The missing, the short, and the long: Levodopa responses and dopamine actions

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Excerpt

Parkinson disease (PD) is a common neurodegenerative disorder and the most common serious movement disorder. The defining clinical features of bradykinesia, rigidity, and resting tremor, accompanied by characteristic alterations of posture, gait, and voice quality, are among the most striking phenomena in neurology. Equally impressive is the marked improvement seen in many patients with dopamine replacement therapy (DRT). The discovery that dopamine is the primary neurotransmitter of the nigrostriatal projection, whose disruption causes the cardinal motor features of parkinsonism, focused attention on understanding striatal dopamine actions. The large literature in this field, although far from conclusive, indicates that striatal dopaminergic neurotransmission mediates important aspects of learning, motivation, and goal‐directed behaviors.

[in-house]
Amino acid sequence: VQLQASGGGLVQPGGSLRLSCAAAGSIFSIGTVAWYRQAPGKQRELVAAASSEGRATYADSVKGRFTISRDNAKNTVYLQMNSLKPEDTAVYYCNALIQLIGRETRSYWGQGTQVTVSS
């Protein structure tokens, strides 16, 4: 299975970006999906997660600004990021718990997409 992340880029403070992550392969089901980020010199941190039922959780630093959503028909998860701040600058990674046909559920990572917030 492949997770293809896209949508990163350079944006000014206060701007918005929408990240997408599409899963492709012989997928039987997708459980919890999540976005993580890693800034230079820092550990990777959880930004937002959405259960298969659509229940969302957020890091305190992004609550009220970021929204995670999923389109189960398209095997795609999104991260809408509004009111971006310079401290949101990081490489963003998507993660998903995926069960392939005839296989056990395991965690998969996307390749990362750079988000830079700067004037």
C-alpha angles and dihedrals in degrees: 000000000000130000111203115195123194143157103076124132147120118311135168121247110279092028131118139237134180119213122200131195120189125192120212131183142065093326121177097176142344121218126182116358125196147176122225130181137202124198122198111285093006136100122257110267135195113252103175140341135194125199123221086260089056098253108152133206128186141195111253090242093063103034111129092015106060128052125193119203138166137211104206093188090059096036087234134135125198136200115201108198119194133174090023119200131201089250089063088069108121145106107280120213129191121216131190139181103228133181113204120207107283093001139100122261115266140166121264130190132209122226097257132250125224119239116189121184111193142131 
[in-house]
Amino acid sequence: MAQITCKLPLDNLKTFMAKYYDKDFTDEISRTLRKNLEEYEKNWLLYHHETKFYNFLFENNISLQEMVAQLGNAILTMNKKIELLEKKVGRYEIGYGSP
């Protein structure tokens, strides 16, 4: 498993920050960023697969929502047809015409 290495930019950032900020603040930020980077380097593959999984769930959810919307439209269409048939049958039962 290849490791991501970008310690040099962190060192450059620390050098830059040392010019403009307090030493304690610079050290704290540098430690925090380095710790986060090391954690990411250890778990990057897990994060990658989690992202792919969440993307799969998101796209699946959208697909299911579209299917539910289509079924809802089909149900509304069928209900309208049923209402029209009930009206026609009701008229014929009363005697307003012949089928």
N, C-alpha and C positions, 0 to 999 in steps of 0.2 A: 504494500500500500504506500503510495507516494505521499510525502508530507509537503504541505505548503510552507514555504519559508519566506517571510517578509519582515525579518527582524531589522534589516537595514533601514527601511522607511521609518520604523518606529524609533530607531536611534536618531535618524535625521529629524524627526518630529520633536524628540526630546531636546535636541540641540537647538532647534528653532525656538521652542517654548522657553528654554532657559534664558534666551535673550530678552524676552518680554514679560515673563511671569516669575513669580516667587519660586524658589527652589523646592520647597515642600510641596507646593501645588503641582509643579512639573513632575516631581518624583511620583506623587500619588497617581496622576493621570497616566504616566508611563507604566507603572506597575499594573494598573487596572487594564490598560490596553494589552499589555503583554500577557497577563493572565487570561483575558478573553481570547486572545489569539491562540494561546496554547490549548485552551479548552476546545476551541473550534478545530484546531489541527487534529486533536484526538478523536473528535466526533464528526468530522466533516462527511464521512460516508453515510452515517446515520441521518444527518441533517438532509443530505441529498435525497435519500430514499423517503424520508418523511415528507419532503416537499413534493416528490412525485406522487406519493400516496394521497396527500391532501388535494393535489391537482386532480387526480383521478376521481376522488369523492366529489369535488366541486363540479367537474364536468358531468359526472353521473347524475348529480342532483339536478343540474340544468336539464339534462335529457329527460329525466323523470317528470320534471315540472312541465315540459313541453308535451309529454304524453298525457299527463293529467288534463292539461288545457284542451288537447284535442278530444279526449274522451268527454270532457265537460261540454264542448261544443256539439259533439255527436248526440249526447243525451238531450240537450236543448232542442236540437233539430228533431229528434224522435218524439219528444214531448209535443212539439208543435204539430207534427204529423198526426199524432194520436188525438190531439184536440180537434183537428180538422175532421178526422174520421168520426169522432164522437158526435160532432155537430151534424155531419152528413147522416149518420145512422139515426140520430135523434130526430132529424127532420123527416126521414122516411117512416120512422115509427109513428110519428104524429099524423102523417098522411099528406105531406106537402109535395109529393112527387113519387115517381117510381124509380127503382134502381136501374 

The complex basic science literature on striatal dopamine suggests several important components of its actions.1 Disruption of striatal dopaminergic signaling should manifest in complex ways, and it should be possible to correlate important features of the clinical response to DRT with basic aspects of striatal dopaminergic signaling. The goal of this Grand Rounds is to explore these potential correlations to assist identification of mechanisms relevant to the clinical actions of DRT. Similarly, failures of our present understanding of dopaminergic nigrostriatal signaling to explain important features of DRT clinical pharmacology point to important areas for future investigation. We suggest that disruption of 3 key functions of striatal dopaminergic signaling—phasic dopaminergic signaling, permissive‐paracrine dopaminergic modulation of corticostriate synaptic plasticity, and tonic dopaminergic signaling that estimates the background rate of reward—explain important features of DRT clinical pharmacology. These potential correlations expose significant gaps between DRT clinical pharmacology and our present knowledge of dopaminergic nigrostriatal signaling.
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